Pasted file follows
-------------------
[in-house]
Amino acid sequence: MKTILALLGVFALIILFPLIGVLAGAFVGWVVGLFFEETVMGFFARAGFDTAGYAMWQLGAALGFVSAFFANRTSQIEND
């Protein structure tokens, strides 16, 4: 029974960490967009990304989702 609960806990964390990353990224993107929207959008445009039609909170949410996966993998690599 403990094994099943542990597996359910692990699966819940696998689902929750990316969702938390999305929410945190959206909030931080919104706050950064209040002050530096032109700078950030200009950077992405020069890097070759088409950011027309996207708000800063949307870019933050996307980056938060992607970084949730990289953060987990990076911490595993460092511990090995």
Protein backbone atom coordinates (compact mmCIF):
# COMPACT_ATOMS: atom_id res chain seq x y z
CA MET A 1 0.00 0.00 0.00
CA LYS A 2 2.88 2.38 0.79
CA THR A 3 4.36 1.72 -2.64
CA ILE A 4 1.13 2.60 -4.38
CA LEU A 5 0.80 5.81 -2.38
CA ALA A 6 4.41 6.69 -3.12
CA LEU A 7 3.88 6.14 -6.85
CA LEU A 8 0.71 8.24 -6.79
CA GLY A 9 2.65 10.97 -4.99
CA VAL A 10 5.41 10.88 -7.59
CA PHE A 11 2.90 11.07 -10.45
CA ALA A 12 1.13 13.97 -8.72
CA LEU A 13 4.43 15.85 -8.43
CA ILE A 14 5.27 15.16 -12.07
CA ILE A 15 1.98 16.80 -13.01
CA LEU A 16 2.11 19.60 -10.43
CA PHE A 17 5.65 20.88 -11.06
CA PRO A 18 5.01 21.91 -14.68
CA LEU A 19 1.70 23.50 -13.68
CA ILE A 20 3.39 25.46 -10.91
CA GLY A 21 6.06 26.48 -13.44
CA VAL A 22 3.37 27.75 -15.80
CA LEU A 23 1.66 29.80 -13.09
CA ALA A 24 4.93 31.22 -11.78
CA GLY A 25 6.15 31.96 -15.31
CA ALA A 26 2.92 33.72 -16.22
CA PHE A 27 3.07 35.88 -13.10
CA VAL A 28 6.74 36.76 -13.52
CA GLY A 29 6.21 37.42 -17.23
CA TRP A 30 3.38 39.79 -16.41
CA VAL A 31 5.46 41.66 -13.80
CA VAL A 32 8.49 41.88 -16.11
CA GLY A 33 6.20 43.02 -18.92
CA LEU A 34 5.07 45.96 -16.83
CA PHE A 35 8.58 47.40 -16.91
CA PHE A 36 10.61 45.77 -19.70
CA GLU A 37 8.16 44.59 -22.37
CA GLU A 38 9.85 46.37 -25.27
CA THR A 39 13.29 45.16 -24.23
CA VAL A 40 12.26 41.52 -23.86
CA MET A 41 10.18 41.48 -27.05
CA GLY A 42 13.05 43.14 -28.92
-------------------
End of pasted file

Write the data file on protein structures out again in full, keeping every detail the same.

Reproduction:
[in-house]
Amino acid sequence: MKTILALLGVFALIILFPLIGVLAGAFVGWVVGLFFEETVMGFFARAGFDTAGYAMWQLGAALGFVSAFFANRTSQIEND
């Protein structure tokens, strides 16, 4: 029974960490967009990304989702 609960806990964390990353990224993107929207959008445009039609909170949410996966993998690599 403990094994099943542990597996359910692990699966819940696998689902929750990316969702938390999305929410945190959206909030931080919104706050950064209040002050530096032109700078950030200009950077992405020069890097070759088409950011027309996207708000800063949307870019933050996307980056938060992607970084949730990289953060987990990076911490595993460092511990090995």
Protein backbone atom coordinates (compact mmCIF):
# COMPACT_ATOMS: atom_id res chain seq x y z
CA MET A 1 0.00 0.00 0.00
CA LYS A 2 2.88 2.38 0.79
CA THR A 3 4.36 1.72 -2.64
CA ILE A 4 1.13 2.60 -4.38
CA LEU A 5 0.80 5.81 -2.38
CA ALA A 6 4.41 6.69 -3.12
CA LEU A 7 3.88 6.14 -6.85
CA LEU A 8 0.71 8.24 -6.79
CA GLY A 9 2.65 10.97 -4.99
CA VAL A 10 5.41 10.88 -7.59
CA PHE A 11 2.90 11.07 -10.45
CA ALA A 12 1.13 13.97 -8.72
CA LEU A 13 4.43 15.85 -8.43
CA ILE A 14 5.27 15.16 -12.07
CA ILE A 15 1.98 16.80 -13.01
CA LEU A 16 2.11 19.60 -10.43
CA PHE A 17 5.65 20.88 -11.06
CA PRO A 18 5.01 21.91 -14.68
CA LEU A 19 1.70 23.50 -13.68
CA ILE A 20 3.39 25.46 -10.91
CA GLY A 21 6.06 26.48 -13.44
CA VAL A 22 3.37 27.75 -15.80
CA LEU A 23 1.66 29.80 -13.09
CA ALA A 24 4.93 31.22 -11.78
CA GLY A 25 6.15 31.96 -15.31
CA ALA A 26 2.92 33.72 -16.22
CA PHE A 27 3.07 35.88 -13.10
CA VAL A 28 6.74 36.76 -13.52
CA GLY A 29 6.21 37.42 -17.23
CA TRP A 30 3.38 39.79 -16.41
CA VAL A 31 5.46 41.66 -13.80
CA VAL A 32 8.49 41.88 -16.11
CA GLY A 33 6.20 43.02 -18.92
CA LEU A 34 5.07 45.96 -16.83
CA PHE A 35 8.58 47.40 -16.91
CA PHE A 36 10.61 45.77 -19.70
CA GLU A 37 8.16 44.59 -22.37
CA GLU A 38 9.85 46.37 -25.27
CA THR A 39 13.29 45.16 -24.23
CA VAL A 40 12.26 41.52 -23.86
CA MET A 41 10.18 41.48 -27.05
CA GLY A 42 13.05 43.14 -28.92